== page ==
The family home is a place where lifelong memories are made. It’s where you seek refuge after a hard day’s work, it’s where you raise your kids and love your partner. But there comes a time when your treasured family home begins to lose its luster and stops feeling like the home it should.
While you should never underestimate the effect of a deep clean and a lick of paint here and there can have in making an old home feel like new, there may be circumstances under which renovation or remodelling just doesn’t cut it.
Only you know if it’s the right time to move your family to a larger property, but these are some scenarios in which families find themselves needing to upsize that indicate that your home may no longer be fit for purpose.
Your family’s about to grow. A new baby needs a space dedicated solely to them to grow, often necessitating a move. If this isn’t your first child, it’s important to note that while siblings can share a room, it’s generally better for their development to have a room to make their own.
You need to accommodate another adult- Perhaps you need to bring an elderly relative into the home so that you can care for them while giving them dignity and privacy. This can rarely be done in smaller homes.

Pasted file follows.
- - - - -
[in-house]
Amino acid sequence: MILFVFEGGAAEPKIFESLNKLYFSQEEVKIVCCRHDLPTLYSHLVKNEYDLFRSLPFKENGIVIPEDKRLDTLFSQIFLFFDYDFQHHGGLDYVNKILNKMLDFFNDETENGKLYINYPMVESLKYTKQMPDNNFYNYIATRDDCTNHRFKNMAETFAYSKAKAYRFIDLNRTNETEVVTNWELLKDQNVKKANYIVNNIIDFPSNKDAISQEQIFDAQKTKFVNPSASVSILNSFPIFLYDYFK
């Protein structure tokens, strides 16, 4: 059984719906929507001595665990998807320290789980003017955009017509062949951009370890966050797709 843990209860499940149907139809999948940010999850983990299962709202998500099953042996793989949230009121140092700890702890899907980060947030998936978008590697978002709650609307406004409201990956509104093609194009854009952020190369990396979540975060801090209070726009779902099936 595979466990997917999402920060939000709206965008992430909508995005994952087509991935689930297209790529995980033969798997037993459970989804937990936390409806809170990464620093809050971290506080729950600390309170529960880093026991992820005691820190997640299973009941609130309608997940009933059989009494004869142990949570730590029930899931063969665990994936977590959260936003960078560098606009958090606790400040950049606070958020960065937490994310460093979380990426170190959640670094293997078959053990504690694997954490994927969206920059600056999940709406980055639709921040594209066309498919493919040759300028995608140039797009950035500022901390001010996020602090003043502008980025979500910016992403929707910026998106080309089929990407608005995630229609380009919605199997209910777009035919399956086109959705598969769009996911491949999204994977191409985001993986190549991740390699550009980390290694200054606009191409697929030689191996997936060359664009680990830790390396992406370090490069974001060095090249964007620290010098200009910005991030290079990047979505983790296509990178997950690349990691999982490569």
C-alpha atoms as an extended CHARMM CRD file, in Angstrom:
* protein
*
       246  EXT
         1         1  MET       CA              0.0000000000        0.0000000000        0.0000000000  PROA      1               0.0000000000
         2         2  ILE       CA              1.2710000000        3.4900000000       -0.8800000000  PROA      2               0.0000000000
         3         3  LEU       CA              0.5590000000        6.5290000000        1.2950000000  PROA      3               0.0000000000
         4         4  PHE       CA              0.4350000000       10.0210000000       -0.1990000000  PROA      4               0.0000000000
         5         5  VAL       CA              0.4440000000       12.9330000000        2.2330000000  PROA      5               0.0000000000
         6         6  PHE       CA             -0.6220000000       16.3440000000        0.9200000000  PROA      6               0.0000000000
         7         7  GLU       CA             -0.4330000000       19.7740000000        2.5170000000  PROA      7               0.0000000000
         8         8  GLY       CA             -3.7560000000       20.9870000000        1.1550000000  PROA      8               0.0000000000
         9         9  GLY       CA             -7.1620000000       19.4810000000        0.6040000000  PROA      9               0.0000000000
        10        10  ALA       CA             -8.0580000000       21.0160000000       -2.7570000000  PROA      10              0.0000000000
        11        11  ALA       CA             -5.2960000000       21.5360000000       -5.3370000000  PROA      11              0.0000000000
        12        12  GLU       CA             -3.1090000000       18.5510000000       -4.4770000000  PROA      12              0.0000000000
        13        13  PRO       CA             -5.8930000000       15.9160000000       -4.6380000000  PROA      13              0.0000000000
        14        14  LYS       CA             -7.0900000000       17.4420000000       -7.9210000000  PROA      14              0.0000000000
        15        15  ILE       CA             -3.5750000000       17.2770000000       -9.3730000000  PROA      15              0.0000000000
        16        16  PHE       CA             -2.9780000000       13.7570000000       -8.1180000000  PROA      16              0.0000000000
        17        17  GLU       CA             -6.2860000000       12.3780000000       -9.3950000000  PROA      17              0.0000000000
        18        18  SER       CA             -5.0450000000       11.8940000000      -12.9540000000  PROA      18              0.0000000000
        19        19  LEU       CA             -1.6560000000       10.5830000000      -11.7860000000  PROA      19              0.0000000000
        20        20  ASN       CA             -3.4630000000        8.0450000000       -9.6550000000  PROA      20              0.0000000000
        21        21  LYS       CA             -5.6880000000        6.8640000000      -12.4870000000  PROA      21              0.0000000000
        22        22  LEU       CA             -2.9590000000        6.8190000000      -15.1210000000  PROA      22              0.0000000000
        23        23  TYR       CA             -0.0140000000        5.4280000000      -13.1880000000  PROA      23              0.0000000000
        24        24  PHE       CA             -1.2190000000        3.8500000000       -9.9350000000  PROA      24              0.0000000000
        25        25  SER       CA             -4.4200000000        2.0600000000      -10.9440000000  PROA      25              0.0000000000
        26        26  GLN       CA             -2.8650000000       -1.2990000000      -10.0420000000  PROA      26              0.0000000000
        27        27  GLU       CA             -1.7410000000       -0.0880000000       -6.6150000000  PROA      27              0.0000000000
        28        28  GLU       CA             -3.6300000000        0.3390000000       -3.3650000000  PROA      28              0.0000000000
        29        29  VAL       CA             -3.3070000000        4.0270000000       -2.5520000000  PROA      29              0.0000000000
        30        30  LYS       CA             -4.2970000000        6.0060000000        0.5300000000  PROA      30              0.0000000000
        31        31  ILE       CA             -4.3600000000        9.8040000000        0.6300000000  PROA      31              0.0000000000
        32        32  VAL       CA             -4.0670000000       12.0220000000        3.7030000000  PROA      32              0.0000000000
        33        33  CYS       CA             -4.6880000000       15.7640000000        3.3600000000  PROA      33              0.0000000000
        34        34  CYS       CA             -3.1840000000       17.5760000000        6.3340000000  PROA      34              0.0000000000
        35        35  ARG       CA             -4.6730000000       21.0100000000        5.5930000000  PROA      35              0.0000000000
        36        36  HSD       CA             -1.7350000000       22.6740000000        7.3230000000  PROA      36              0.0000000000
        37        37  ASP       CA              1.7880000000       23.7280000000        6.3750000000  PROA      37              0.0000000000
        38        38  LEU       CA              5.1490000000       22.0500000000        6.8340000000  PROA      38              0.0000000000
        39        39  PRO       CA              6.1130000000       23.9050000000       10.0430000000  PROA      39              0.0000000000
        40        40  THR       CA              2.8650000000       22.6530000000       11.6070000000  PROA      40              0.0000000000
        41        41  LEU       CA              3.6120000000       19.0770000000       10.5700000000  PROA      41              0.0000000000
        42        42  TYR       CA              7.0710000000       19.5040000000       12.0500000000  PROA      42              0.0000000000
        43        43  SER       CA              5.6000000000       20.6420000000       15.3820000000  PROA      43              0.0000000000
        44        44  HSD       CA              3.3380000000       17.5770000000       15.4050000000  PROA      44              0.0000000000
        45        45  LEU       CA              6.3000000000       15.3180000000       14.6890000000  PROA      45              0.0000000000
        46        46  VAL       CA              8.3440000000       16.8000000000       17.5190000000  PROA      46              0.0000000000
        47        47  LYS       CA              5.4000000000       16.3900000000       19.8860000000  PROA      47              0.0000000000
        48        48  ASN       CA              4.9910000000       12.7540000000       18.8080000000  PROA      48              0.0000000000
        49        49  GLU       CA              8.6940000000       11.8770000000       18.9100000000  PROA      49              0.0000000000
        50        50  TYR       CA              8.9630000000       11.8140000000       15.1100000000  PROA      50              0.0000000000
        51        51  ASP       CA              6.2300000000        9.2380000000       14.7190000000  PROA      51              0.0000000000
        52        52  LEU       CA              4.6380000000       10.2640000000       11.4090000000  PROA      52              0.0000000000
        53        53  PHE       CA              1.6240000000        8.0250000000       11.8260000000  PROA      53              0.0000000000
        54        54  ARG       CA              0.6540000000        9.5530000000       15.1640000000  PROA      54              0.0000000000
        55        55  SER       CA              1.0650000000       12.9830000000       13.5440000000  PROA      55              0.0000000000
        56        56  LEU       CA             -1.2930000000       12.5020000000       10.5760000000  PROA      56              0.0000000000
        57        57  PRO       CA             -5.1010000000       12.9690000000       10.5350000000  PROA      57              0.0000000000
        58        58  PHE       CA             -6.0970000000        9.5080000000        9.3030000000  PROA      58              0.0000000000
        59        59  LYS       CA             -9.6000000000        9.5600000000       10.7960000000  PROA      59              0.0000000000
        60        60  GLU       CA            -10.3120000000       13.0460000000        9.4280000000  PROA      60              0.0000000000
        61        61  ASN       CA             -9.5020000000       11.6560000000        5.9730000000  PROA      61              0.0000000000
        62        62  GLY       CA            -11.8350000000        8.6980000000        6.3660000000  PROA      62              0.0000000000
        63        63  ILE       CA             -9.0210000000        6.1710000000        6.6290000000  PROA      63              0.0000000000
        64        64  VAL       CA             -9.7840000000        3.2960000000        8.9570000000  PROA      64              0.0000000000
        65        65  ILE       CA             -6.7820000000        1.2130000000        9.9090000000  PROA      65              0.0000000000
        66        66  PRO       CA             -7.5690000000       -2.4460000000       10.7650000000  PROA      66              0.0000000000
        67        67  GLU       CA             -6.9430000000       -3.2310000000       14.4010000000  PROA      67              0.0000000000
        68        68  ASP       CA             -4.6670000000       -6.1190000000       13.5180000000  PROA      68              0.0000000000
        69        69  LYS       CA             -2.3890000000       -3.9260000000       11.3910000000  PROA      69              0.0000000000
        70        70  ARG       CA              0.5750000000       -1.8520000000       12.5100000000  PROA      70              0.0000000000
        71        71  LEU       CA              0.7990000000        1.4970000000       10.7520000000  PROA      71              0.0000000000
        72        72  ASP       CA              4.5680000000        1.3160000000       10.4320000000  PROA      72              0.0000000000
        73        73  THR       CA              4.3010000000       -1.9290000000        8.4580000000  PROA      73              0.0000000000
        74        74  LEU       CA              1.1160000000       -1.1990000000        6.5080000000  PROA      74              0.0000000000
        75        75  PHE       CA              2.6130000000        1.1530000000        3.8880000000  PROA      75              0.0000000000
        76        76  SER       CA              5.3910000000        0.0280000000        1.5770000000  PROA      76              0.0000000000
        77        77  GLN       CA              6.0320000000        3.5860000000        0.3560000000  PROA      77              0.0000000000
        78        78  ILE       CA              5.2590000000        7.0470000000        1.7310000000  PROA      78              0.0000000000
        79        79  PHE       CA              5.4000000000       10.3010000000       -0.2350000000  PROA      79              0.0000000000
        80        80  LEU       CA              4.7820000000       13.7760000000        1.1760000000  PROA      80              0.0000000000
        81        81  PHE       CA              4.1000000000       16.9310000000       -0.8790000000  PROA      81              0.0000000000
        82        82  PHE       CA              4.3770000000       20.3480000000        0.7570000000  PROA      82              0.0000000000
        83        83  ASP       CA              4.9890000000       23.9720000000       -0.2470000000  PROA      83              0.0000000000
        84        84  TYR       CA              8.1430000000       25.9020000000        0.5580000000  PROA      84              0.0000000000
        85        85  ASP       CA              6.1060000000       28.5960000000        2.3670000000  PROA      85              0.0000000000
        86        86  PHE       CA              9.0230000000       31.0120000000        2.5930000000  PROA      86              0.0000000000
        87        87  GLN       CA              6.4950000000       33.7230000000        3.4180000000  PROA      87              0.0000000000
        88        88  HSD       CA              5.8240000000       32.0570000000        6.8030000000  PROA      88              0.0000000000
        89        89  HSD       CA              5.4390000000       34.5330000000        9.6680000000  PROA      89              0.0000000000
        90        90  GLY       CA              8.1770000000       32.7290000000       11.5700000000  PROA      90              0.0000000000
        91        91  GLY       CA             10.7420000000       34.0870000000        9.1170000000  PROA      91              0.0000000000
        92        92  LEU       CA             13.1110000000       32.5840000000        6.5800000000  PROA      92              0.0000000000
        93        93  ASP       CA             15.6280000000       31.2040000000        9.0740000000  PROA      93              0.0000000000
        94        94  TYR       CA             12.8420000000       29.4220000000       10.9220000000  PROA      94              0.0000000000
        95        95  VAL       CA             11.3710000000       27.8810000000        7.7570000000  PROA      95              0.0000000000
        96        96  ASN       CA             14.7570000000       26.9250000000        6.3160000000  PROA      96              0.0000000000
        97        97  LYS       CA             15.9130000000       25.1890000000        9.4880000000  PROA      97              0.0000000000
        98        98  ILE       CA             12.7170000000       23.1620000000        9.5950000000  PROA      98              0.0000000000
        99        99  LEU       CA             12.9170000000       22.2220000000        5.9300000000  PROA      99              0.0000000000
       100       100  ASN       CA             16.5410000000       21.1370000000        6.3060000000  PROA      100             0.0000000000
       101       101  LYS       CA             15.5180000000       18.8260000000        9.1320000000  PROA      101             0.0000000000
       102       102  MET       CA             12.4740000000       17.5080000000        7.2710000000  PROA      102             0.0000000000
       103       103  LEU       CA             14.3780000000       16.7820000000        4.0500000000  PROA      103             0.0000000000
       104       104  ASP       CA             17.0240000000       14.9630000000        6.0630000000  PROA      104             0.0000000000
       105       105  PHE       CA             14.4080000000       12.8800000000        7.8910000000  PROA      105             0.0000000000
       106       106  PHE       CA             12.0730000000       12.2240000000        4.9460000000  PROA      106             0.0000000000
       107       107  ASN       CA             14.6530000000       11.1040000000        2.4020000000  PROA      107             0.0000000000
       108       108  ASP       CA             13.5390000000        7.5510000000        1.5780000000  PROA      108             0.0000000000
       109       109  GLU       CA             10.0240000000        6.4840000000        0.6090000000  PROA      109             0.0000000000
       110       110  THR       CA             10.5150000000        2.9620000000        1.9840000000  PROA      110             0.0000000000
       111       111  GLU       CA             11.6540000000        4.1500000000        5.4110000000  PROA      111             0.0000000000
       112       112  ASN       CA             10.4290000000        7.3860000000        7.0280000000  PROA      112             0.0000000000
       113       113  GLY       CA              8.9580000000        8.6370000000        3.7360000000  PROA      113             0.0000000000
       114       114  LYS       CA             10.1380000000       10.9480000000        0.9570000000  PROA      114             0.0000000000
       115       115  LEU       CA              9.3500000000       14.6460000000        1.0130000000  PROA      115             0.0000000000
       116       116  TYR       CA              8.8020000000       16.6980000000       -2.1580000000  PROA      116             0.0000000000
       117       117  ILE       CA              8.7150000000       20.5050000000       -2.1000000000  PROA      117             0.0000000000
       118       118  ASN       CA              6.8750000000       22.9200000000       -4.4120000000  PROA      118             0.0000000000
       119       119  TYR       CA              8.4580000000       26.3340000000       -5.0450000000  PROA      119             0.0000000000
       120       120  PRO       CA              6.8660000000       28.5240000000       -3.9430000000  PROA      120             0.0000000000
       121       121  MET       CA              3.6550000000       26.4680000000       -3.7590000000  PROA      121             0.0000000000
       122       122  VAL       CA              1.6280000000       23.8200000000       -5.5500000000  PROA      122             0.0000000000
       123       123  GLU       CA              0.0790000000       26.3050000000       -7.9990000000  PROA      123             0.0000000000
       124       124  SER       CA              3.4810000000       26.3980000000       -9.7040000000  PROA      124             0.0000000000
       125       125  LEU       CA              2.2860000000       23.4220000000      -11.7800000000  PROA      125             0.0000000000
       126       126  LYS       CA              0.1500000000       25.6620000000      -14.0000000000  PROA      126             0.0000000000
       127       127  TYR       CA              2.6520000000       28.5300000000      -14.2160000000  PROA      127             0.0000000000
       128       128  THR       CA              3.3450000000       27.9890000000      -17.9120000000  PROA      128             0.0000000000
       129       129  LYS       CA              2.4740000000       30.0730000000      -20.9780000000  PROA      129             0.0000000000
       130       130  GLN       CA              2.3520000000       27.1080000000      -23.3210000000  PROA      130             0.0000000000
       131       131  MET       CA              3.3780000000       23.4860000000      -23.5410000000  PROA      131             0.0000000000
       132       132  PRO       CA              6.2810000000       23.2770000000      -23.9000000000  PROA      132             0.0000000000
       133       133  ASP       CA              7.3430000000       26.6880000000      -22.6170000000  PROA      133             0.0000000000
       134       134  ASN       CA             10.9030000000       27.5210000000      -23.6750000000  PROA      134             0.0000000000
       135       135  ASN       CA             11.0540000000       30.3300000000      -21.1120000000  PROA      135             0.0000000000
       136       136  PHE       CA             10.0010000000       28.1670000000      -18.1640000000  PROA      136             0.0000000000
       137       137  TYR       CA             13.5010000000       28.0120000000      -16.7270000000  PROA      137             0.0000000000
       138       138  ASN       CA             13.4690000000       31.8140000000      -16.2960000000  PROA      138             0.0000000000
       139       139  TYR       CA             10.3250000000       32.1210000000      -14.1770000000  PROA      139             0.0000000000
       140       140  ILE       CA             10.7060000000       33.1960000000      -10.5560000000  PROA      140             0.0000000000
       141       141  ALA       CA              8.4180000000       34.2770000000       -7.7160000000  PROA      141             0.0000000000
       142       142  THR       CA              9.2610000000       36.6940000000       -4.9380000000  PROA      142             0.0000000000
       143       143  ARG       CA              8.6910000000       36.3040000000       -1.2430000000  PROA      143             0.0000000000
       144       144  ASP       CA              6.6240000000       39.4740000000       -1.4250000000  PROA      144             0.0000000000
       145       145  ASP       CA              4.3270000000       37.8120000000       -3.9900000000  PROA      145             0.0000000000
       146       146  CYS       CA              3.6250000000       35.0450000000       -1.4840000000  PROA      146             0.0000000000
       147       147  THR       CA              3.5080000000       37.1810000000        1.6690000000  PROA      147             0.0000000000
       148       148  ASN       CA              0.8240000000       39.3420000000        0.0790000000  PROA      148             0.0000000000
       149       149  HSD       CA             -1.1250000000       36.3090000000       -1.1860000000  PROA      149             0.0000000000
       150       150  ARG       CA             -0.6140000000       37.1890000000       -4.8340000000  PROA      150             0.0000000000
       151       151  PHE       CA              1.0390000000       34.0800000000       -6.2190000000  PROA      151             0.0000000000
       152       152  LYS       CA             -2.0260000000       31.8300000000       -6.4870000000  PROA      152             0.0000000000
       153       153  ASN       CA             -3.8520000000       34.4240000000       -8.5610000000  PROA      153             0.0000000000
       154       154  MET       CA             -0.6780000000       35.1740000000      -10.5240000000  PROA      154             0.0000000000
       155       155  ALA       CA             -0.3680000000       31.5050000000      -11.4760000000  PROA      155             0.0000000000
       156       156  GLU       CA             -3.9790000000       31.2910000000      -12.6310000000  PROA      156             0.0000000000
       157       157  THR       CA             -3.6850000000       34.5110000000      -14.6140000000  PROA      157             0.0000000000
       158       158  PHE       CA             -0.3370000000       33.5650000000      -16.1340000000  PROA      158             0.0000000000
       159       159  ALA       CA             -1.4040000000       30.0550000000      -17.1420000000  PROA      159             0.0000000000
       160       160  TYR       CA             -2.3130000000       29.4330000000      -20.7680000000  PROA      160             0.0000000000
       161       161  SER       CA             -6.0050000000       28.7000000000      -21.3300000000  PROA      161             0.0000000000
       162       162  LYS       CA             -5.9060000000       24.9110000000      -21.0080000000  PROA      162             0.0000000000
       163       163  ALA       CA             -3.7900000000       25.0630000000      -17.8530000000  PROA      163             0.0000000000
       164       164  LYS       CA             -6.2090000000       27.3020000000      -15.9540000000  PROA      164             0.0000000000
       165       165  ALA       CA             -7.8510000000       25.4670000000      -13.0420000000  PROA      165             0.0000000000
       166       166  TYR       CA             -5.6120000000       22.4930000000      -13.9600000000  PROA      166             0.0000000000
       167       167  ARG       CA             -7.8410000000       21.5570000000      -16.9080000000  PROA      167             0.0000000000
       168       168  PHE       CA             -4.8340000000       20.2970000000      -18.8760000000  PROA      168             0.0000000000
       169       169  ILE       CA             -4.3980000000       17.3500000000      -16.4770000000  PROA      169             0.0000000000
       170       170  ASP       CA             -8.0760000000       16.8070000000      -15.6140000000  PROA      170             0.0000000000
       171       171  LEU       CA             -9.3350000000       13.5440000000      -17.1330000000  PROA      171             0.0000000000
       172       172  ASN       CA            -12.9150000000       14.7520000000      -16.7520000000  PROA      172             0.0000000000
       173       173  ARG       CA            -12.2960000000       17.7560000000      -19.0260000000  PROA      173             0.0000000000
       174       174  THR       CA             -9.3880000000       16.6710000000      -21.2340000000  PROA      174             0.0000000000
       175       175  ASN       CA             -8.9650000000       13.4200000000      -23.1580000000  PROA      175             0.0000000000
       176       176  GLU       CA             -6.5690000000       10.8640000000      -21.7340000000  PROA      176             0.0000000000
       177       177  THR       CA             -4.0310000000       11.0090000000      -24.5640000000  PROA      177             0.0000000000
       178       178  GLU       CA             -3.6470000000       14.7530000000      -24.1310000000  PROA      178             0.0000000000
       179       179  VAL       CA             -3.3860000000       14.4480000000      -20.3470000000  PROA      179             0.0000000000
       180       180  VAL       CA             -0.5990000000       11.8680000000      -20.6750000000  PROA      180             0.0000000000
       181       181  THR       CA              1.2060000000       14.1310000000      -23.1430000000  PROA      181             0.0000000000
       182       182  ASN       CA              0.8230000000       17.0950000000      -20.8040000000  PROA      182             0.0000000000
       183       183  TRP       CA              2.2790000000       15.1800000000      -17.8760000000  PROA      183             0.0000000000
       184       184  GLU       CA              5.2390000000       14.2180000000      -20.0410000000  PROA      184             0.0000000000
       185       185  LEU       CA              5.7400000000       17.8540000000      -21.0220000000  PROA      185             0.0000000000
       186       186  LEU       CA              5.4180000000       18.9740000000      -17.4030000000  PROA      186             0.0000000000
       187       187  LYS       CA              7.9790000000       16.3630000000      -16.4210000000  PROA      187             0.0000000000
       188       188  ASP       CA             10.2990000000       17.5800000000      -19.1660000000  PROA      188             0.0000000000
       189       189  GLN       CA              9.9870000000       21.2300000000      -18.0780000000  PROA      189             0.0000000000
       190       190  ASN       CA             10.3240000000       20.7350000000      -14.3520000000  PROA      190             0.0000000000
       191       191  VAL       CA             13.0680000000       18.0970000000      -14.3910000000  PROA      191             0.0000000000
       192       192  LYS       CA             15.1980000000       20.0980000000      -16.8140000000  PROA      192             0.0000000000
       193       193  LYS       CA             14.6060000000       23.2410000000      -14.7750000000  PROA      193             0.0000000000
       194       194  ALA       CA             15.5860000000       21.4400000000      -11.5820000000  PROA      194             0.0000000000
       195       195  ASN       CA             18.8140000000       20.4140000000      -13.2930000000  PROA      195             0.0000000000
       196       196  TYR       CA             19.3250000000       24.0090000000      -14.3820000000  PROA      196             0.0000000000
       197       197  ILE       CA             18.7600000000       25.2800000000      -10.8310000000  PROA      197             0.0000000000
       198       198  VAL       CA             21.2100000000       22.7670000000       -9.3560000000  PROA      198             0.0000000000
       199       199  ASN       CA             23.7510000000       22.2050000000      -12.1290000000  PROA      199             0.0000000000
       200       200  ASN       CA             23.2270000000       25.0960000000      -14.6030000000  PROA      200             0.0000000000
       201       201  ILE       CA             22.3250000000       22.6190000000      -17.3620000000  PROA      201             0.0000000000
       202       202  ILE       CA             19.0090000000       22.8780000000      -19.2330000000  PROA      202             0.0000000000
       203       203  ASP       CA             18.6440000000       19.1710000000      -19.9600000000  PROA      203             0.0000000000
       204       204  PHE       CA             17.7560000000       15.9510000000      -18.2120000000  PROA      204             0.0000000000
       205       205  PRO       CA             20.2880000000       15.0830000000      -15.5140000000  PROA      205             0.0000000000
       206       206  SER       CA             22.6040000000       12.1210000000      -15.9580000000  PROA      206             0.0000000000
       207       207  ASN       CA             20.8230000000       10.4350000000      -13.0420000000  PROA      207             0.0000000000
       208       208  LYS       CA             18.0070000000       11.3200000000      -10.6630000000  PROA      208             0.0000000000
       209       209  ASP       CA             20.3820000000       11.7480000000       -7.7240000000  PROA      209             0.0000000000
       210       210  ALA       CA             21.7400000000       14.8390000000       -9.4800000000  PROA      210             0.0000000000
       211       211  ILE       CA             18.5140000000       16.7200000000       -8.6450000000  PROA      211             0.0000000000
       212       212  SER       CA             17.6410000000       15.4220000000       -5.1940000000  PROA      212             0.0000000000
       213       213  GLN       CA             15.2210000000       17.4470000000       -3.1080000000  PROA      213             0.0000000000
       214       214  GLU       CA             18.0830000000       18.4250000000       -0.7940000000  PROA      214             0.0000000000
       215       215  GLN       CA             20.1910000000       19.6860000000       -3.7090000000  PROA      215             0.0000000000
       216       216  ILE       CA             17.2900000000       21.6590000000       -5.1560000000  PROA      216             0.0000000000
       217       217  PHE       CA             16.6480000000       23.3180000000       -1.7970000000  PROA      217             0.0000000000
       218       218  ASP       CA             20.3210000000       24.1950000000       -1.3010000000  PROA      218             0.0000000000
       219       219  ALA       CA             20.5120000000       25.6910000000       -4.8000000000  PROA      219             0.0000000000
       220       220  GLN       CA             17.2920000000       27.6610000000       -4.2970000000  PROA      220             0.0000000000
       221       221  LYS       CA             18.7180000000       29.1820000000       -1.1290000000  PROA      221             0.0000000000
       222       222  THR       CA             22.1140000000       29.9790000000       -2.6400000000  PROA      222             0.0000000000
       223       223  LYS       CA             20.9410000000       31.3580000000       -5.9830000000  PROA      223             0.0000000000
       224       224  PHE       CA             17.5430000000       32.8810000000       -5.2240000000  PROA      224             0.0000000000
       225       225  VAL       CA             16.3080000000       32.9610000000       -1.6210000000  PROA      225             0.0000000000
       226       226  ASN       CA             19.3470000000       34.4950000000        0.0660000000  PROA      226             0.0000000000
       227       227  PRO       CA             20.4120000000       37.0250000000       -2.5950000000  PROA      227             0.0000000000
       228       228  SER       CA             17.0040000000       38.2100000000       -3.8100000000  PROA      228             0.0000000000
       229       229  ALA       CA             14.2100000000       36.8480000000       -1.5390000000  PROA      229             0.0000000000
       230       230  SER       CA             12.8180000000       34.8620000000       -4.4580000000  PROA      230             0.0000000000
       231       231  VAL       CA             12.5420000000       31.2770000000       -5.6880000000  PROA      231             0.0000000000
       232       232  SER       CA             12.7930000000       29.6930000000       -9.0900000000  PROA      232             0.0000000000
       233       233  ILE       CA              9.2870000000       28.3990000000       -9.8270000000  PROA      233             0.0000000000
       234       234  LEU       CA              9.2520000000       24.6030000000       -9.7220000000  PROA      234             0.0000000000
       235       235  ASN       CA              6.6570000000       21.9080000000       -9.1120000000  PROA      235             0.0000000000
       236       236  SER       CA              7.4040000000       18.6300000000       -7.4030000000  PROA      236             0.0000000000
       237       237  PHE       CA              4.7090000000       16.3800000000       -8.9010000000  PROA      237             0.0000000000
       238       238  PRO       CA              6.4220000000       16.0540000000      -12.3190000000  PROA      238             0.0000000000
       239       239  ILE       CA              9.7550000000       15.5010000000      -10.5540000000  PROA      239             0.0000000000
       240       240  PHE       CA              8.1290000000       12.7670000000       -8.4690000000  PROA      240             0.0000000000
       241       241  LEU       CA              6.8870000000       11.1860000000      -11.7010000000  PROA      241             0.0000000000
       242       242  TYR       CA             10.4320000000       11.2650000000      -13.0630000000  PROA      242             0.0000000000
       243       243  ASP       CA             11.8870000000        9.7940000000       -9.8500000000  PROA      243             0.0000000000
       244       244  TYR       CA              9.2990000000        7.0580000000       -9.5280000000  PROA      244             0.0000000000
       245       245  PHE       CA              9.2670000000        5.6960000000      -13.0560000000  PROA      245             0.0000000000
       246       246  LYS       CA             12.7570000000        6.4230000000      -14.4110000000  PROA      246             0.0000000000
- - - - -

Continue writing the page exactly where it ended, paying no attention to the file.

Your income is growing- Maybe you bought your current home when you and your partner were at the start of your career. After a few promotions and some growth in your household income, it may be that you can comfortably afford a new home.
You’re working from home- Telecommuting is on the rise, and if you’re joining their ranks you’ll find you’re far more productive if you can do some from your own home office.
Preparation is the key
Whether you’re upsizing because you’ve outgrown your current home or buying your first family home with your partner, the financial considerations are fairly similar. In both cases it’s important to plan the move meticulously before you commit yourself financially to the new property. Keep in mind that if you’re currently in a chain, it may take a while to sell your property before your dream home becomes available. In this instance you may need to keep your stuff in safe and secure storage facilities and let your property out for a while if you are unable to sell straight away.
Consider the costs carefully
When one’s financial situation improves, it’s easy to get a little overconfident in our ability to manage the financial commitments that will come with a bigger home.
Of course, your mortgage will be your prime concern, and it’s important to know what your current equity on your home, along with any savings, can afford you. A mortgage calculator can give you a rough idea of what you can expect your monthly payments to be, but remember that your tax, utilities and insurance bills will likely increase to match your new property’s size. Factor these in to get a realistic picture of your monthly outgoings, as well as the inevitable fees that come with the move itself.
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